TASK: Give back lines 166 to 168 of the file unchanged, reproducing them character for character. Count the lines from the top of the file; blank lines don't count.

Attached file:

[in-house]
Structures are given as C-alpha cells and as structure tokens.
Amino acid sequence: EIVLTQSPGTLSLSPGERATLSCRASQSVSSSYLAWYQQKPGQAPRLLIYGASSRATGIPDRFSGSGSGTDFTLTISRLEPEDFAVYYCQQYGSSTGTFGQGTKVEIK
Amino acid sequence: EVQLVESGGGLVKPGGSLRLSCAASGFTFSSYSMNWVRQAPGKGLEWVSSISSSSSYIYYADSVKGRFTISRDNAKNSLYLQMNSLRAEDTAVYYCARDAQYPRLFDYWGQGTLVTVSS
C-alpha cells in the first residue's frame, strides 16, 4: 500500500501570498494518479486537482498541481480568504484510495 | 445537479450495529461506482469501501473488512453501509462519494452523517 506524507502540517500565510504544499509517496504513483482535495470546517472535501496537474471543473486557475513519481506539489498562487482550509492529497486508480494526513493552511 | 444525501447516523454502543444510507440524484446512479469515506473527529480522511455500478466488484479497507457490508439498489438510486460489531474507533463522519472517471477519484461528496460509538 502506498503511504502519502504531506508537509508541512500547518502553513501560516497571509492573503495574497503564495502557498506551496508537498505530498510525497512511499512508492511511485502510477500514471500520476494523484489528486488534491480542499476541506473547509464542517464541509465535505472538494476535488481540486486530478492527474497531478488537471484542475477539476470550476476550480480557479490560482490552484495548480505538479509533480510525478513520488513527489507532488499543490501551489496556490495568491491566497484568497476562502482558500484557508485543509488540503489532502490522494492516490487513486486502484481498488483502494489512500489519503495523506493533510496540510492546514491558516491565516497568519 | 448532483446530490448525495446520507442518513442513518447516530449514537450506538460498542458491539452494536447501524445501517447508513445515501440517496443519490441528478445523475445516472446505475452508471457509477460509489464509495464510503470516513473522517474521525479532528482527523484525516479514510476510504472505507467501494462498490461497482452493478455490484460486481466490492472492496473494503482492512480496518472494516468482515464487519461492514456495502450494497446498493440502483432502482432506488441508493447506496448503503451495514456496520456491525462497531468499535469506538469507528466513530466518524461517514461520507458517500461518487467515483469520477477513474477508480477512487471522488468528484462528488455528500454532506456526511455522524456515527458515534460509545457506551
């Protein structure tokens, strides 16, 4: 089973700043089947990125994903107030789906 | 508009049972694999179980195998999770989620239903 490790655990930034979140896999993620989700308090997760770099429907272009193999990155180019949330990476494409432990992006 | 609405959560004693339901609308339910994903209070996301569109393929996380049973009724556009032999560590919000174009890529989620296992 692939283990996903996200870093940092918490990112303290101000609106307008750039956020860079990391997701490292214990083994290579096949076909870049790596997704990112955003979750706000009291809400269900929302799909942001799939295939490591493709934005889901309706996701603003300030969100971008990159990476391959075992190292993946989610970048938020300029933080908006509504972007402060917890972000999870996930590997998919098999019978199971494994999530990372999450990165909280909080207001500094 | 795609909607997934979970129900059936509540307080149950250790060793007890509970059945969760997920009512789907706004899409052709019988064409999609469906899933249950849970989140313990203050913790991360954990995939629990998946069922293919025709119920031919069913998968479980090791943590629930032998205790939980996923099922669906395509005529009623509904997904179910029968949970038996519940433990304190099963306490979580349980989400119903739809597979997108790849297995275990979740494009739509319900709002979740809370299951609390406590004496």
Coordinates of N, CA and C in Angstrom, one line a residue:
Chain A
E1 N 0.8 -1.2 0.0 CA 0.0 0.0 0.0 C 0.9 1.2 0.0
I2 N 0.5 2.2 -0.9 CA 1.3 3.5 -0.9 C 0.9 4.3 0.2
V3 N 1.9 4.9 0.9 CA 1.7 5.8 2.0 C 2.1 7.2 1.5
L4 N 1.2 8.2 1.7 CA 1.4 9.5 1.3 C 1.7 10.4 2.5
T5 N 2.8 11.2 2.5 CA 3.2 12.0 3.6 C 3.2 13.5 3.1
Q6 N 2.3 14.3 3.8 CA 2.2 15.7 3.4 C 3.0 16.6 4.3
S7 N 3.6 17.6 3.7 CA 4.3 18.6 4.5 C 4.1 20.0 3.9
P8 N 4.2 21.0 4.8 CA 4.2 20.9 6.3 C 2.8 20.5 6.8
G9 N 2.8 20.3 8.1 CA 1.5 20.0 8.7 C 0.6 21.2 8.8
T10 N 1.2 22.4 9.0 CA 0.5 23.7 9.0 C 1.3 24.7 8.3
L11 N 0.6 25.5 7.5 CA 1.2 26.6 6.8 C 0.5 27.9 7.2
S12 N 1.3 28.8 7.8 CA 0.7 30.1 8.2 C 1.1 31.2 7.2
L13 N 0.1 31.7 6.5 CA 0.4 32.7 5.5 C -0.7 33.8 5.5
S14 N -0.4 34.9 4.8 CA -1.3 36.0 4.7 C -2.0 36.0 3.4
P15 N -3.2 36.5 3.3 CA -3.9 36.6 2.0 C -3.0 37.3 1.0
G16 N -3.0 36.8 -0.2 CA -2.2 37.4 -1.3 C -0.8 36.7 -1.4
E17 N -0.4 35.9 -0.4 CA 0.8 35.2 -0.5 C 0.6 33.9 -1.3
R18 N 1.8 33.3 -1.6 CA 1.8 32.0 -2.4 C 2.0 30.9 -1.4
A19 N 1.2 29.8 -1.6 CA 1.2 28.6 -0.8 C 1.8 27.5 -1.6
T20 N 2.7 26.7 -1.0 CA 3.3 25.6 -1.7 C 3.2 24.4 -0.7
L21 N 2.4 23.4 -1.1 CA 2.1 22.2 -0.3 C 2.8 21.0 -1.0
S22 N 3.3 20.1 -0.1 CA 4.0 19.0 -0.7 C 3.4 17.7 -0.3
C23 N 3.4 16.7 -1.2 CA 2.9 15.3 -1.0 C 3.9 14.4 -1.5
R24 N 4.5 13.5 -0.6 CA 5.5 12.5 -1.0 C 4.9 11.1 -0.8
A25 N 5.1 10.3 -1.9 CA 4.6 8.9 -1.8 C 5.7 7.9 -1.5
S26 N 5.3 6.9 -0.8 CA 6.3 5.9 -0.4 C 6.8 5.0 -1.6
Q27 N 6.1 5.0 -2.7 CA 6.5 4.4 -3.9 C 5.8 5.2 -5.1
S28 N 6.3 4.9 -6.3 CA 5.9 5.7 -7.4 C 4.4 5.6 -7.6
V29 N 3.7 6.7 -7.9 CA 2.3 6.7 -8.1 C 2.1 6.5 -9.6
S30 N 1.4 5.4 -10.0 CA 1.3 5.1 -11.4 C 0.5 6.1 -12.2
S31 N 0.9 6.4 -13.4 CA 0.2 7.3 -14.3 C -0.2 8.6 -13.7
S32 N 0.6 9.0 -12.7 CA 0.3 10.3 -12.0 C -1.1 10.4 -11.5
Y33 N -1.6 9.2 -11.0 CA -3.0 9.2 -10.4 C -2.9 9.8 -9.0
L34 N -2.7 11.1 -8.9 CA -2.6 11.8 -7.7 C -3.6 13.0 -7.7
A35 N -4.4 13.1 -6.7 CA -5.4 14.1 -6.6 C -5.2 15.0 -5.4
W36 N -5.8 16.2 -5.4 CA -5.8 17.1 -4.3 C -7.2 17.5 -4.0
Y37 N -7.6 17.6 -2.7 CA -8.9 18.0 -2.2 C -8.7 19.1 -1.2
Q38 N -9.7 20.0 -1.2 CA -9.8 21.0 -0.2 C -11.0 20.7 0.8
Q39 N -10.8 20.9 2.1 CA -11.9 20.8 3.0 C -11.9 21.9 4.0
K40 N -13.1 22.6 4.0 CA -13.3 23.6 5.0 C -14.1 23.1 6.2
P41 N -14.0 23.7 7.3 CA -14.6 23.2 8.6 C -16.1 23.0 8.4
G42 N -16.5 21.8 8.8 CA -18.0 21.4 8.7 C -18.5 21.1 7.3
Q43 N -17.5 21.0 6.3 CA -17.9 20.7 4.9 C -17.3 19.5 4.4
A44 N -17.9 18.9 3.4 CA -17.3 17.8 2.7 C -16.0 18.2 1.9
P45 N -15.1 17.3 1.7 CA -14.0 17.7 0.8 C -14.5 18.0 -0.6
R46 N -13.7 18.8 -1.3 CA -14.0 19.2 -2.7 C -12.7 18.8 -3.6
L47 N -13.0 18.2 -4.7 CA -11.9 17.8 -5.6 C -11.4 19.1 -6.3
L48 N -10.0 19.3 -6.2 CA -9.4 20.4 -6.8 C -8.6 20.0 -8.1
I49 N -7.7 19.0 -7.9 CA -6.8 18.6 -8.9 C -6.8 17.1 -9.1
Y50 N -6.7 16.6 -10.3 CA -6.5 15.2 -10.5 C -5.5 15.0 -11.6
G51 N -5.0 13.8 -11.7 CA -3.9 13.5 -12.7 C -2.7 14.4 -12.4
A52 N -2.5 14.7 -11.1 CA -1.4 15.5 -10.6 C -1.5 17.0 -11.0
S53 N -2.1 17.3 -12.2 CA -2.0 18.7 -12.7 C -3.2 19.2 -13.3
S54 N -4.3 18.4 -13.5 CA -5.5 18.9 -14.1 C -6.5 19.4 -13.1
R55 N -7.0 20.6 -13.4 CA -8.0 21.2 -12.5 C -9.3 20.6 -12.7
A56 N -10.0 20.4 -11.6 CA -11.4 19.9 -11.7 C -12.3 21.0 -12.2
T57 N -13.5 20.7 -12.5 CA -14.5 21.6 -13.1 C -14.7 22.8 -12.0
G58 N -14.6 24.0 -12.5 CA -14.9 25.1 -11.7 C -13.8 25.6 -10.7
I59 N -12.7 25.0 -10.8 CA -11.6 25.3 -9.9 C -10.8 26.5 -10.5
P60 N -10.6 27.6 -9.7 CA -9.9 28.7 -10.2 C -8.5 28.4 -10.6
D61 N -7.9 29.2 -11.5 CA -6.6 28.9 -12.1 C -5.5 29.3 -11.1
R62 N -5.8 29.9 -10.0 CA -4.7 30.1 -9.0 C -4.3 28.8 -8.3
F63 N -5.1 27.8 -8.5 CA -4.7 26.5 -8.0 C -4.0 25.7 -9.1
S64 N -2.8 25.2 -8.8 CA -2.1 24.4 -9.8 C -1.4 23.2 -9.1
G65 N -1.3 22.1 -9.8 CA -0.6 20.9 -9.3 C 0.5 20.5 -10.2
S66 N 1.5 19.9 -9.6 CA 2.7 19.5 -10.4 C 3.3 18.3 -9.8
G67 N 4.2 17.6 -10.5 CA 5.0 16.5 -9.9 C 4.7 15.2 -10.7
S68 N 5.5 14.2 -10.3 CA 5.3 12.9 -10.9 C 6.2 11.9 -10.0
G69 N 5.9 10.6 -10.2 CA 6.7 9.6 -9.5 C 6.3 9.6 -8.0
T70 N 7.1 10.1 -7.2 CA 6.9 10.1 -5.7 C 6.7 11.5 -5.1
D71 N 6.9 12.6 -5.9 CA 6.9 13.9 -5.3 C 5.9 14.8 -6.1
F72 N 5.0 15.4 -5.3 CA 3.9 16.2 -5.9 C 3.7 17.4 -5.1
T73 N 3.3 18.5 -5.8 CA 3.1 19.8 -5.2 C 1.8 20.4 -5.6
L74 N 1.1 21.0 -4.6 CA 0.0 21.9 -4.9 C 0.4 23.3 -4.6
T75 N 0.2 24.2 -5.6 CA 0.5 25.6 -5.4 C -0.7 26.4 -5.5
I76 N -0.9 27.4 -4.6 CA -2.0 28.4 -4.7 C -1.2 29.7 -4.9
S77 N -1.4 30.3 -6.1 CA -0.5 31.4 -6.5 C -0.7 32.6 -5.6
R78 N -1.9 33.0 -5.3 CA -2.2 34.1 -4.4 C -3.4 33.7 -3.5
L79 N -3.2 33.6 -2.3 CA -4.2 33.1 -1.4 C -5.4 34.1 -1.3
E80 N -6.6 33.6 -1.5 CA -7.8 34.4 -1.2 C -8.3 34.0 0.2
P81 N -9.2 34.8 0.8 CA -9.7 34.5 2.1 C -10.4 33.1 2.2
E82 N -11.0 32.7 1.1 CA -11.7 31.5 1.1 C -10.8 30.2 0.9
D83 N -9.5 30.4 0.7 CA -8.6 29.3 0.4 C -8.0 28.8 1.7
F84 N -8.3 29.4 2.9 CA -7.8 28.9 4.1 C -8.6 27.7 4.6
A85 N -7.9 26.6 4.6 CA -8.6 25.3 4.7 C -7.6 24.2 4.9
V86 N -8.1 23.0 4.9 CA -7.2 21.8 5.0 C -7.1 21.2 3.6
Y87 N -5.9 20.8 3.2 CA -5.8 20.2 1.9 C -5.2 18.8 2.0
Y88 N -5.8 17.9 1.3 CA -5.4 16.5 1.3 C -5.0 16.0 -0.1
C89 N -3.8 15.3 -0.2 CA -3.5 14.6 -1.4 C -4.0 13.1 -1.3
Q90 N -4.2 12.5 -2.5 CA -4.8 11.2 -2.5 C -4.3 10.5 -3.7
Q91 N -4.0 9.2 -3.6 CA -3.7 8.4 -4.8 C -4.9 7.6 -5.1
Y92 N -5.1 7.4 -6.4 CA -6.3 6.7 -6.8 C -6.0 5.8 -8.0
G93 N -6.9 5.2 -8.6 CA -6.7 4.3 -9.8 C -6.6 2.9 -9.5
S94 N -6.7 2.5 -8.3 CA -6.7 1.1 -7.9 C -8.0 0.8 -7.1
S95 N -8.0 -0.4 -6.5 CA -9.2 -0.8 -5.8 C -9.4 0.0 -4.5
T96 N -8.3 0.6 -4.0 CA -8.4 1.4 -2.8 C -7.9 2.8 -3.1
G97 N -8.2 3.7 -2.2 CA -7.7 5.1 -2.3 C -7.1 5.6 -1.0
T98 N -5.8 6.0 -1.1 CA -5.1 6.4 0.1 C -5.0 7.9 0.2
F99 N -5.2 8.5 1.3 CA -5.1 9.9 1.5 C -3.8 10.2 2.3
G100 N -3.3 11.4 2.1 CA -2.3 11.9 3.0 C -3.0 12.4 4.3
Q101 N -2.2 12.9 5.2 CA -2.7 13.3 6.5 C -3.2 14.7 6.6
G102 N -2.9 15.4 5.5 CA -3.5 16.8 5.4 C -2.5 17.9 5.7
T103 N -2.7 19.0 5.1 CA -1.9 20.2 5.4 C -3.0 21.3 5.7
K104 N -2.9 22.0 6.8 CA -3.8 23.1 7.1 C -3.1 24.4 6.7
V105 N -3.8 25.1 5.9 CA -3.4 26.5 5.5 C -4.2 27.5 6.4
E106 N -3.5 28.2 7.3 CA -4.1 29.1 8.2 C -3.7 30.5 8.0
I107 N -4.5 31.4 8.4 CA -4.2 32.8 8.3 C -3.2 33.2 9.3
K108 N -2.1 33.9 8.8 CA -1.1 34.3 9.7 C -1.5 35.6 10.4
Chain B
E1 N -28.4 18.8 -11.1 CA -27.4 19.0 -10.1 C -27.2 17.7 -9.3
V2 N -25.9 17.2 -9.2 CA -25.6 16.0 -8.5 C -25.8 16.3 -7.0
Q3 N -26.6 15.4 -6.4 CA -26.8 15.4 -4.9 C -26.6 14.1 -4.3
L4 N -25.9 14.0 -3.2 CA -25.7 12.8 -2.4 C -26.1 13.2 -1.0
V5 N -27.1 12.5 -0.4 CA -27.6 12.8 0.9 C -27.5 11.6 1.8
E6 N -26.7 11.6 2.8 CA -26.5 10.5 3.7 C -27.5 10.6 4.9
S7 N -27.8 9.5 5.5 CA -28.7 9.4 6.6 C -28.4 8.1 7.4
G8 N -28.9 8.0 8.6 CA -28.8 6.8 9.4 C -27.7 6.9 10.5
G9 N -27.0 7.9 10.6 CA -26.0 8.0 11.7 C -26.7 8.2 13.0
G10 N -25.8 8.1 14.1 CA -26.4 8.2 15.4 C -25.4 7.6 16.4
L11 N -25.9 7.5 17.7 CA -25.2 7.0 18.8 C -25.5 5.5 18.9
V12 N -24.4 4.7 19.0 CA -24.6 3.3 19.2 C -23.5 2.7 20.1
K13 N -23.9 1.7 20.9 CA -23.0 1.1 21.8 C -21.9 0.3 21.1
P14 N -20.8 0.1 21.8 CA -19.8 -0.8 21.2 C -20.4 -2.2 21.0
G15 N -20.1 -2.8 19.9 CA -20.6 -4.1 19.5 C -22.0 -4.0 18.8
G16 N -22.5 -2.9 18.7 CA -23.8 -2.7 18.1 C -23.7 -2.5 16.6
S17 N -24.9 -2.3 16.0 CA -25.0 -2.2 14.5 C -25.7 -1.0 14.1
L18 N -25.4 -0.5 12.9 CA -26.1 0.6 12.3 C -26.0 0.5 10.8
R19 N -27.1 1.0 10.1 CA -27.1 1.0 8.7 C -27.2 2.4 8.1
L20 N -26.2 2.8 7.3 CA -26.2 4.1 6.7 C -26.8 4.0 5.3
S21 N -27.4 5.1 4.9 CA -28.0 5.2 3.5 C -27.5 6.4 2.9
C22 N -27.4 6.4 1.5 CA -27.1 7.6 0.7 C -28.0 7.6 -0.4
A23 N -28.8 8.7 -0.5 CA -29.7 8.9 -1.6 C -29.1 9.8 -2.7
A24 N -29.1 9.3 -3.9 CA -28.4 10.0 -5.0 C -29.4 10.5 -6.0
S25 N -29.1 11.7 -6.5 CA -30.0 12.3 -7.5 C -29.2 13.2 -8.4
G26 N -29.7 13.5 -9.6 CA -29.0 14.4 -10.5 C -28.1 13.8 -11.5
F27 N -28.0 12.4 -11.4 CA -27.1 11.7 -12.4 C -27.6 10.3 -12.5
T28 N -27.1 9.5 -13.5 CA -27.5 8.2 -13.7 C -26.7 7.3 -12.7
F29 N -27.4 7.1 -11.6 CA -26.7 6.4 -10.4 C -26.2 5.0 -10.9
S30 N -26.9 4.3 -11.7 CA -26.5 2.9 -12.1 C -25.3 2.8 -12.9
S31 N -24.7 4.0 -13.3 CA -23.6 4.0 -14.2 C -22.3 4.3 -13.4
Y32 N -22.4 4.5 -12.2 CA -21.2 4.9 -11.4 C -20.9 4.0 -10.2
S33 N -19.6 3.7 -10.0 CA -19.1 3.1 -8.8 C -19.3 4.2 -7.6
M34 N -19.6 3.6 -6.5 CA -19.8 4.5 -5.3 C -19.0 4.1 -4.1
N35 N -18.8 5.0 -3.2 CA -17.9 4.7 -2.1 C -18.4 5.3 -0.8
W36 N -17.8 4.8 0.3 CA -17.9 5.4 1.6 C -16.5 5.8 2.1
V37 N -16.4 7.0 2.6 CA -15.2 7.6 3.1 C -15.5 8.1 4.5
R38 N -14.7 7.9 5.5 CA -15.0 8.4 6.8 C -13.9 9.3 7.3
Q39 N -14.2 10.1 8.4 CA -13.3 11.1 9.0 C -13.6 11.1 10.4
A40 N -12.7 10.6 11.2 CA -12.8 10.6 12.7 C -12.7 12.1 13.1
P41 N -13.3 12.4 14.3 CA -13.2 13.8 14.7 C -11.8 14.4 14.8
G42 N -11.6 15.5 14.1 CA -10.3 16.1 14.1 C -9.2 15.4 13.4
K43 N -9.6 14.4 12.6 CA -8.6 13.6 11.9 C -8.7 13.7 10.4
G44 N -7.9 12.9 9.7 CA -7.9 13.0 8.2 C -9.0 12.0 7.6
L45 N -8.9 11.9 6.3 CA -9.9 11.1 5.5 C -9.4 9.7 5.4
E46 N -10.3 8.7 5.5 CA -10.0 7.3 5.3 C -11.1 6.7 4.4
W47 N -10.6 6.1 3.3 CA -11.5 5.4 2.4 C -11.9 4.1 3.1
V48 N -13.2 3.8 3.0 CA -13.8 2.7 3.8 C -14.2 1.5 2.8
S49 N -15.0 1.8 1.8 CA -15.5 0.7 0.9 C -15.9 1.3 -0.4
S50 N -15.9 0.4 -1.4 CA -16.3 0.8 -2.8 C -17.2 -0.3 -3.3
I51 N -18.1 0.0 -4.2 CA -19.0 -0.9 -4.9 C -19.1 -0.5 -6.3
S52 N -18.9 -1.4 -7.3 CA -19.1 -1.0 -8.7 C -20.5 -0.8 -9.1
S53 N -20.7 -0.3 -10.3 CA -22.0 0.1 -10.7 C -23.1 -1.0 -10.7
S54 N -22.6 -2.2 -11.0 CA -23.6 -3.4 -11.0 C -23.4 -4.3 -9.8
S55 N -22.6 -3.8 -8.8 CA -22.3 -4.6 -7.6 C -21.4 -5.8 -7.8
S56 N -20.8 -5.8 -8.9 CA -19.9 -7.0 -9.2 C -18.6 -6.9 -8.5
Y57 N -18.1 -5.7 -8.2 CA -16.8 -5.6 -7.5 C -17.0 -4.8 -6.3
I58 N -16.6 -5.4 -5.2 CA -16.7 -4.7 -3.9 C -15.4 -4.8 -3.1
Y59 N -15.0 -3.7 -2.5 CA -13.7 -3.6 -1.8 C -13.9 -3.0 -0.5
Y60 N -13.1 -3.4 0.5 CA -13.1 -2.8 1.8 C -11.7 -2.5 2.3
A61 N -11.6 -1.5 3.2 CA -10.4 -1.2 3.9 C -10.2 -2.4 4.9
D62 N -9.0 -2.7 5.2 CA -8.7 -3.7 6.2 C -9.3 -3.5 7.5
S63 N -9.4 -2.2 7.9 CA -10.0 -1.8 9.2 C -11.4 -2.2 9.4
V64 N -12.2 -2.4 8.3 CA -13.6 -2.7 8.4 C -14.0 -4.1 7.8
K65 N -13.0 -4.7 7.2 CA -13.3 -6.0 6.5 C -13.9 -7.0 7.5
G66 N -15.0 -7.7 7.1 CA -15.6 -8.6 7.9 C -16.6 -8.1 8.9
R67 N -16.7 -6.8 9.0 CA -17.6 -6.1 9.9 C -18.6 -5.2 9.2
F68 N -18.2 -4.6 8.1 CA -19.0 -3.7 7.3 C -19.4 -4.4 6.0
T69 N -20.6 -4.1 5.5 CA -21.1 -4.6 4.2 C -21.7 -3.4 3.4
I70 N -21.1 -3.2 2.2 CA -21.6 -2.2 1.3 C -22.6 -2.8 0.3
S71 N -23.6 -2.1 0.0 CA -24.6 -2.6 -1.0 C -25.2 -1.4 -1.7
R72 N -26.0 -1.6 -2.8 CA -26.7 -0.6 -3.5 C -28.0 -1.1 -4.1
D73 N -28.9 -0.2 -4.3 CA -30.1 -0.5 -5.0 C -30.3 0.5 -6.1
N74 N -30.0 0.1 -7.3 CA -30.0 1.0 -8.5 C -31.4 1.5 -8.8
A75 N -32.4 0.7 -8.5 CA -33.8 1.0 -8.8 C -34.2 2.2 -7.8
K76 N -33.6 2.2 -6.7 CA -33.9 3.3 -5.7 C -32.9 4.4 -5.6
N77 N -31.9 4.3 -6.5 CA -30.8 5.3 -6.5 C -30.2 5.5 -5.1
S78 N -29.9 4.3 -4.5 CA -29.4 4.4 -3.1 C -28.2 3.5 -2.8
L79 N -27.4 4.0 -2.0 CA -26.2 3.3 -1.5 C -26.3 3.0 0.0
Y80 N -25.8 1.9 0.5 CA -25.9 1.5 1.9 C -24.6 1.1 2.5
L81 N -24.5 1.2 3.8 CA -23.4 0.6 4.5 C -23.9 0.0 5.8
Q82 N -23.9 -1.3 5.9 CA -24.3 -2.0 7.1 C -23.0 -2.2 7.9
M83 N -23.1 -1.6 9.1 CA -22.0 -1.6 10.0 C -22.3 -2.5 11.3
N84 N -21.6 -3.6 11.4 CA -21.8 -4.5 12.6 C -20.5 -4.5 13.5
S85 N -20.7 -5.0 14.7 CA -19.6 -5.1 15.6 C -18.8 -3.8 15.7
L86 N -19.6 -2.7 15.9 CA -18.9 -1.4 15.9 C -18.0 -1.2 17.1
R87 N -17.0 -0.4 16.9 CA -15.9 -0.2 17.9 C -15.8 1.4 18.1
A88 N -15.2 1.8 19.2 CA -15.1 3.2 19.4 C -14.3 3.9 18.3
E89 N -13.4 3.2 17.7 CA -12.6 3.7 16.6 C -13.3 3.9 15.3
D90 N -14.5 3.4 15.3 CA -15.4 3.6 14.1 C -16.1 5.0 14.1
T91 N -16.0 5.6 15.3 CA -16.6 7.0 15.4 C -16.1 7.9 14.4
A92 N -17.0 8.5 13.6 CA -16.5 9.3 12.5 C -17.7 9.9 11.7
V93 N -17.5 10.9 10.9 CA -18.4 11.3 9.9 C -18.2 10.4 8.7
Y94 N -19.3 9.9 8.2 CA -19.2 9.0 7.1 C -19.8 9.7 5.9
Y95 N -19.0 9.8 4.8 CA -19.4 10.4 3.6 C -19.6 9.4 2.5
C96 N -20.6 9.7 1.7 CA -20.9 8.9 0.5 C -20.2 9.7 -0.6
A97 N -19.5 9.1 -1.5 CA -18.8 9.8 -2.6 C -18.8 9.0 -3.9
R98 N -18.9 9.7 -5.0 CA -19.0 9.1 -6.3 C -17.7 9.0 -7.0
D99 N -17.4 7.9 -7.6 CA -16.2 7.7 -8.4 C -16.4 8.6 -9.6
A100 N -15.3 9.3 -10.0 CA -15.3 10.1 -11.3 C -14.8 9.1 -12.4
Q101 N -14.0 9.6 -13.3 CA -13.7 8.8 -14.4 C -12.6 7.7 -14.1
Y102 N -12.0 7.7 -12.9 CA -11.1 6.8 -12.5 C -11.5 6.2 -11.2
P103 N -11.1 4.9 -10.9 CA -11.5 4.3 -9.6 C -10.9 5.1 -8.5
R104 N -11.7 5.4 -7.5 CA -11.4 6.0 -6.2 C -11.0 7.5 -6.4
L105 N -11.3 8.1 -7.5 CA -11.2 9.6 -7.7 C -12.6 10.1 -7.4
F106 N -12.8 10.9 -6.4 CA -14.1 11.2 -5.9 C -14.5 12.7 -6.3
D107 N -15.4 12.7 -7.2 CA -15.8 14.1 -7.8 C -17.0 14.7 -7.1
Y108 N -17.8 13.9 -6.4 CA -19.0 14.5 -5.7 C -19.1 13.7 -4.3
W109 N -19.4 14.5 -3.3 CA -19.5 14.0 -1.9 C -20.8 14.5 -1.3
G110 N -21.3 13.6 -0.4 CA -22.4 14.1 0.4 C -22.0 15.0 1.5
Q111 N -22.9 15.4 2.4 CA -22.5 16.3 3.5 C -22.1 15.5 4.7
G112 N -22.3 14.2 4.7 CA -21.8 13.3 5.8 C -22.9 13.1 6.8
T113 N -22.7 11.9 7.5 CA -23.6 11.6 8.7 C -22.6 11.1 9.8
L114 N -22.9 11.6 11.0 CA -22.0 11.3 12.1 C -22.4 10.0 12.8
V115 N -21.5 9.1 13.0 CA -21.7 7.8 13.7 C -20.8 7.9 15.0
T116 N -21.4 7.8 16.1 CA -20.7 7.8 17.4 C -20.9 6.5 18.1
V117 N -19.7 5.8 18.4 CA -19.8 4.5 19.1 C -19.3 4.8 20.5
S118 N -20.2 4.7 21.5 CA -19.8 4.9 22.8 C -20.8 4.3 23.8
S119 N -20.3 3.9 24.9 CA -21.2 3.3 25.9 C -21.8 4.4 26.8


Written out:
S49 N -15.0 1.8 1.8 CA -15.5 0.7 0.9 C -15.9 1.3 -0.4
S50 N -15.9 0.4 -1.4 CA -16.3 0.8 -2.8 C -17.2 -0.3 -3.3
I51 N -18.1 0.0 -4.2 CA -19.0 -0.9 -4.9 C -19.1 -0.5 -6.3